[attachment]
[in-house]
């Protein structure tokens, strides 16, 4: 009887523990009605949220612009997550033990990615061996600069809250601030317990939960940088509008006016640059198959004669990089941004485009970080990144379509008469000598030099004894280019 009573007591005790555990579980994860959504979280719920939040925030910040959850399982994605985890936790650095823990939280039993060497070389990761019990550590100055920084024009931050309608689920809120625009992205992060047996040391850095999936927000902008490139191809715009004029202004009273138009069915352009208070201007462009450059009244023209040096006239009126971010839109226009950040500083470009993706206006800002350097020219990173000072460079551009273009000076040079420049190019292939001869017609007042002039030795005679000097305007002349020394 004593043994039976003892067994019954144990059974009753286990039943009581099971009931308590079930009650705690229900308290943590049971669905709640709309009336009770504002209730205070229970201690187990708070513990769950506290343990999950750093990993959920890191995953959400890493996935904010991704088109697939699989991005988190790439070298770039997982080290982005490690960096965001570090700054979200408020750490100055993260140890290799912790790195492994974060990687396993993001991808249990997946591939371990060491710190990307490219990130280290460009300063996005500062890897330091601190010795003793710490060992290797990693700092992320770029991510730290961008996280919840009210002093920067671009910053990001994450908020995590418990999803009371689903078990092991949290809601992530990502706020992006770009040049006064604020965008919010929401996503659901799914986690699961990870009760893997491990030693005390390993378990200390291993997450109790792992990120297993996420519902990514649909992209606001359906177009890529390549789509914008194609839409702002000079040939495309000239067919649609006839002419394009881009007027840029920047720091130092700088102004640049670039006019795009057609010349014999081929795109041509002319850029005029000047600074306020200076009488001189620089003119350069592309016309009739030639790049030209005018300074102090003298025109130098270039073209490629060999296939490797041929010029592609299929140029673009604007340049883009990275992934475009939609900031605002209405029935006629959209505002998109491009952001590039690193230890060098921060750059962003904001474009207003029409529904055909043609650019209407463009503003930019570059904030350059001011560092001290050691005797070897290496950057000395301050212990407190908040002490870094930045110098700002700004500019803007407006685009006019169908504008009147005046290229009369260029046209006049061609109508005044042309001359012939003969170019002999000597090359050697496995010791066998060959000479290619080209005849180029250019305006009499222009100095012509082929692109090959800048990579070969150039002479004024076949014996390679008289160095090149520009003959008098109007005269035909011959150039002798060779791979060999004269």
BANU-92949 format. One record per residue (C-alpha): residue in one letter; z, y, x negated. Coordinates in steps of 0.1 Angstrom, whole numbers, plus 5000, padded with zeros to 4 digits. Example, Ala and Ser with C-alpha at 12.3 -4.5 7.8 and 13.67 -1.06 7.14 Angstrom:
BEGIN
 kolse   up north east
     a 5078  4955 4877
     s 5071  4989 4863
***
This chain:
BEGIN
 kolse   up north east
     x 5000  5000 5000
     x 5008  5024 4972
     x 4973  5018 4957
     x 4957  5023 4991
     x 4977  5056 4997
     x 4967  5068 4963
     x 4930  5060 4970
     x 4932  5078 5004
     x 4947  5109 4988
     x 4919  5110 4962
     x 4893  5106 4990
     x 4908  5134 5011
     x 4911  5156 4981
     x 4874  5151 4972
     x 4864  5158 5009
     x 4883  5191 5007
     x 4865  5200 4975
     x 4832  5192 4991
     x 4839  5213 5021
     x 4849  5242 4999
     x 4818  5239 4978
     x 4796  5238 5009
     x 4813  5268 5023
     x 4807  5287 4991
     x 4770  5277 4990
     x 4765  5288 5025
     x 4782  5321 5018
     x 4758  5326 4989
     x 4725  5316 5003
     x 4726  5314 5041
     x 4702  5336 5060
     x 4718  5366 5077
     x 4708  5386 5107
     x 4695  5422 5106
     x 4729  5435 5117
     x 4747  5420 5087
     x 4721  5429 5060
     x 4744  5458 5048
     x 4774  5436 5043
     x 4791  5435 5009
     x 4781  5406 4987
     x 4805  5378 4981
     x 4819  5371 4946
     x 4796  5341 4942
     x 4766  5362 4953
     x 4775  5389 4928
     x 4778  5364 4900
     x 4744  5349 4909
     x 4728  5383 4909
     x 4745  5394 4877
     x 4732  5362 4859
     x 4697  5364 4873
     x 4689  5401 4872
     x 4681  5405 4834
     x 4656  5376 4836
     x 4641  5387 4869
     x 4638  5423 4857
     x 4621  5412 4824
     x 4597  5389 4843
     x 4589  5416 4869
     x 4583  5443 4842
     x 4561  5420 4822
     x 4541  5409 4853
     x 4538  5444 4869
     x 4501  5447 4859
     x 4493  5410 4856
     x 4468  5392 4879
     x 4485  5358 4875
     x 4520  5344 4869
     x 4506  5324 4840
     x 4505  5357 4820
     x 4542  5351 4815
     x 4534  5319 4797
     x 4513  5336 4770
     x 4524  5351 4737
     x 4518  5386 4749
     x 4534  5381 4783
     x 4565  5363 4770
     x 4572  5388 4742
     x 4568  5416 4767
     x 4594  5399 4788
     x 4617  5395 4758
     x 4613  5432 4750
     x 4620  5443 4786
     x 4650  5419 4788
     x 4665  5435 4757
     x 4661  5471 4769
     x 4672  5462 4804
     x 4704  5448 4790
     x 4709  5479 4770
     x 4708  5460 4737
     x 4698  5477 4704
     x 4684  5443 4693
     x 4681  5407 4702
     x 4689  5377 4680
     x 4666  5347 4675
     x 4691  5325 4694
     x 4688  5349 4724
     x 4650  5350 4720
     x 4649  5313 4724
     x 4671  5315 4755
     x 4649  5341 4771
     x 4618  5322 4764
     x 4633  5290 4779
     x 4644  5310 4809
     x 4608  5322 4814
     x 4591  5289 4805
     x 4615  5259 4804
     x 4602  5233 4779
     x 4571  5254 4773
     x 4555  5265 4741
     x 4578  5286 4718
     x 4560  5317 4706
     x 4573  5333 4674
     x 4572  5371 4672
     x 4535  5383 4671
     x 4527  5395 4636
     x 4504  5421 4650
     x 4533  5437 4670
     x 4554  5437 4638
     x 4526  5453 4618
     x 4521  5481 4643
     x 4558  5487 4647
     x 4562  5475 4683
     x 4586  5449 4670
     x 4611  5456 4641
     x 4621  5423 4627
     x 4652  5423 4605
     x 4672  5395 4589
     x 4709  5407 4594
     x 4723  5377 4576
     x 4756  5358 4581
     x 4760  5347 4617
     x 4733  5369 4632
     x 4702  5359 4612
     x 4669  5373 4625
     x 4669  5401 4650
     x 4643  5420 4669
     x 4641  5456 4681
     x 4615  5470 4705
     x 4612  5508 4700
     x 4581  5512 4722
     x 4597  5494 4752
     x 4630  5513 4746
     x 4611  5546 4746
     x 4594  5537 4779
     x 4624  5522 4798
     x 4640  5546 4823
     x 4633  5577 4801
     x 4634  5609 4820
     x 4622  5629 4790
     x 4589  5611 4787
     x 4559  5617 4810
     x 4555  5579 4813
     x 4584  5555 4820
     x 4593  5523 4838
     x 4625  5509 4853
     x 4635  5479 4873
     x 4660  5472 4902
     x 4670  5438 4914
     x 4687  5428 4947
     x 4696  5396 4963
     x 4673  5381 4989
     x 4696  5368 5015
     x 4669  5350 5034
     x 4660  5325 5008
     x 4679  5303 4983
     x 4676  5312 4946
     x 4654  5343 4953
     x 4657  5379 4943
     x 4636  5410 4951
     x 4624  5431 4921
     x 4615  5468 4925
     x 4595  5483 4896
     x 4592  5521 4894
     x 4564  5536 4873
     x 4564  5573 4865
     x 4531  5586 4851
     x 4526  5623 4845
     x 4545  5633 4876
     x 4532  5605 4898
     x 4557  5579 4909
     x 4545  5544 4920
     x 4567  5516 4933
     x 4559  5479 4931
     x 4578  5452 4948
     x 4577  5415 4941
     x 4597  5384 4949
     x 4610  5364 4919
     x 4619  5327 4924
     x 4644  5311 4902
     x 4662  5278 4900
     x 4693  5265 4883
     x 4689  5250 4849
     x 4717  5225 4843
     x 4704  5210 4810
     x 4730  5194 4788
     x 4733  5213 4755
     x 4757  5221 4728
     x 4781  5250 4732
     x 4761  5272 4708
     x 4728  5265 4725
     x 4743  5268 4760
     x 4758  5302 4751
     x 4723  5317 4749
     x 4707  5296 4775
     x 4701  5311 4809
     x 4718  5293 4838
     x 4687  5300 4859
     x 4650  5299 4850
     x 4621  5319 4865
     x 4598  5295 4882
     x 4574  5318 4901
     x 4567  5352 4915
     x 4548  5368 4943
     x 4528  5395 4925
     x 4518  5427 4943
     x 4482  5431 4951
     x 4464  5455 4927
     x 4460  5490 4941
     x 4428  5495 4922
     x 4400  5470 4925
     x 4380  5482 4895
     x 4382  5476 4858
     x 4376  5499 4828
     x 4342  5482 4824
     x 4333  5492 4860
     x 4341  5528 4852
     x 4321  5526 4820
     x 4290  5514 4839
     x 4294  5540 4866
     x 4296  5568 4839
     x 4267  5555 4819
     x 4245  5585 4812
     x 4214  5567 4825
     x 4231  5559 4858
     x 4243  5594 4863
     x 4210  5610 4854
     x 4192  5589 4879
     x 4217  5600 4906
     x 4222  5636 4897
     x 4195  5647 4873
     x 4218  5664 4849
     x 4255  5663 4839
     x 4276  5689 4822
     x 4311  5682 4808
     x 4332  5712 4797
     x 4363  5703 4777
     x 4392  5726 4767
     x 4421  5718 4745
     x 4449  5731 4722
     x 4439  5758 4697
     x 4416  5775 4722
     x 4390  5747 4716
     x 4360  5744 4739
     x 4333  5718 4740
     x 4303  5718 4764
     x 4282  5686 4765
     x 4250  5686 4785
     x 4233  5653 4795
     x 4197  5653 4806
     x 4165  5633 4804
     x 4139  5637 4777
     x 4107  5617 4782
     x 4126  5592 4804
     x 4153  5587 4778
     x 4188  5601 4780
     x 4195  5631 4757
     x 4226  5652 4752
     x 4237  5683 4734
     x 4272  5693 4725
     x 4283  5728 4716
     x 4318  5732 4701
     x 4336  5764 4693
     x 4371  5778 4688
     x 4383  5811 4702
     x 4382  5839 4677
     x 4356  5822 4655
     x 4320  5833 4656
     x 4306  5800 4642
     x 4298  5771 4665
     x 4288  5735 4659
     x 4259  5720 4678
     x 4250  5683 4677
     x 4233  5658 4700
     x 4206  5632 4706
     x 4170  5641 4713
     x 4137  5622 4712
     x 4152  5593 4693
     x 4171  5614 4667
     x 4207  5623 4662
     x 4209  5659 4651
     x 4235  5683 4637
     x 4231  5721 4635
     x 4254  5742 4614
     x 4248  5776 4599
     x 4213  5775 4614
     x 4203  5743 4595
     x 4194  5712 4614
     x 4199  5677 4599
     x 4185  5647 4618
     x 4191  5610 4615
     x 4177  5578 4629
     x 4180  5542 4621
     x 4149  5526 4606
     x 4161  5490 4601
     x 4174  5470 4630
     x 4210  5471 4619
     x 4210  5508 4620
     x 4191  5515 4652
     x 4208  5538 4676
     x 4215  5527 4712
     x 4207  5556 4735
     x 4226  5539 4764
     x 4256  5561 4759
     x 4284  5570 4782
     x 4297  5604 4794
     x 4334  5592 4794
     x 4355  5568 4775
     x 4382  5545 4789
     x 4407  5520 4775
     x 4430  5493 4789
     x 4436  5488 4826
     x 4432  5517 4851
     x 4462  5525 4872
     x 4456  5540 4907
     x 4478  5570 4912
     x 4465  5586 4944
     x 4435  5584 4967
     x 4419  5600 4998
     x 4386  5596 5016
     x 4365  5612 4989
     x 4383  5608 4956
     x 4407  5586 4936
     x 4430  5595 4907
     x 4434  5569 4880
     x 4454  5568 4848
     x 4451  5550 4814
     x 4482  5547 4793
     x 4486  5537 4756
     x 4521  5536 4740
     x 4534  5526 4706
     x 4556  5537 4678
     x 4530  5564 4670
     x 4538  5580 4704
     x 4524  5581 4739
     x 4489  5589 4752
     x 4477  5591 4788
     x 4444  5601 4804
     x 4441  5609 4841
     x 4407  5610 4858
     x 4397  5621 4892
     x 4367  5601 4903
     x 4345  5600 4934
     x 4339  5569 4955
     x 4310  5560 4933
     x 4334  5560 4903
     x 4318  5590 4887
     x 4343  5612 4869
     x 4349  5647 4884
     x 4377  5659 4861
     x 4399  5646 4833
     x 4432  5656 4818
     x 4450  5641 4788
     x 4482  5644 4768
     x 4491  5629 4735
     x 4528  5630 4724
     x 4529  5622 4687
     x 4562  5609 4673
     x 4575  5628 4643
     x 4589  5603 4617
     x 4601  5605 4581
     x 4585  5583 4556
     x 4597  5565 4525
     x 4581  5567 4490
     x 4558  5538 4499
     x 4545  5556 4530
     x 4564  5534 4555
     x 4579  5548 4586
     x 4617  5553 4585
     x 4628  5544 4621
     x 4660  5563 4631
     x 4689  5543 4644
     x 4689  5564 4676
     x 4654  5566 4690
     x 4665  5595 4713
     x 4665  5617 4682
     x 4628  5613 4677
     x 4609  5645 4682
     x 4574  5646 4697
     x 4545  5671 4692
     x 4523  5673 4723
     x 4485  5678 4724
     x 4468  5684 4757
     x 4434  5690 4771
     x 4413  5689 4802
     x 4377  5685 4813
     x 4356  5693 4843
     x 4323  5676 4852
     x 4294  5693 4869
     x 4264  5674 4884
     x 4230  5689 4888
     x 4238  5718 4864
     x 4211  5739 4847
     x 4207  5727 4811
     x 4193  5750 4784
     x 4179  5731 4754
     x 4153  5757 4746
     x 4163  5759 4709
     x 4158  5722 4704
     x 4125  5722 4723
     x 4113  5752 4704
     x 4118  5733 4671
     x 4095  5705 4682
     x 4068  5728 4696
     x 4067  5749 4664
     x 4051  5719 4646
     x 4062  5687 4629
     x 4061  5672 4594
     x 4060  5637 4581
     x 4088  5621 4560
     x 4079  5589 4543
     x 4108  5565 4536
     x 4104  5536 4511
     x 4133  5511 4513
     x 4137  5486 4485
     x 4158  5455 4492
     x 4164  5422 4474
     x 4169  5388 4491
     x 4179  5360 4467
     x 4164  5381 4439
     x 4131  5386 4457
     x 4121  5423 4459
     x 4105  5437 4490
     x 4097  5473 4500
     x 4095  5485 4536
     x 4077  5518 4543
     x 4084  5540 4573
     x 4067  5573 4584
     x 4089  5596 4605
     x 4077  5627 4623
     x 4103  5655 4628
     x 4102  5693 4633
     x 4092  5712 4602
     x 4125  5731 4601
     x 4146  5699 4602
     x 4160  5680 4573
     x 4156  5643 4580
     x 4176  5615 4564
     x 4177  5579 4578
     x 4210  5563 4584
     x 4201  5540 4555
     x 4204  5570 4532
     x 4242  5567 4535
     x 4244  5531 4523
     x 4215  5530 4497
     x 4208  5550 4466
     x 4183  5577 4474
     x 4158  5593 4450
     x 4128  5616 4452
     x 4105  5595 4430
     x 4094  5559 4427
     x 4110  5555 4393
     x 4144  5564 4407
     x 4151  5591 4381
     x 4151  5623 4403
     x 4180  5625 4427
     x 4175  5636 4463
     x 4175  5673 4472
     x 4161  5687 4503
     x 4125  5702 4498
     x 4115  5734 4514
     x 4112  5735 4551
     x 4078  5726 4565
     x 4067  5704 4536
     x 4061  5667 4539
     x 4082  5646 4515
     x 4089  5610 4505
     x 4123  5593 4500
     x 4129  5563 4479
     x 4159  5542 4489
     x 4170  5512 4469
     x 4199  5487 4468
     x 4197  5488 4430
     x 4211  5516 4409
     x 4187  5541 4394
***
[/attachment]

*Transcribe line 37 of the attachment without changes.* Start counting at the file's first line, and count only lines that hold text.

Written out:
     x 4765  5288 5025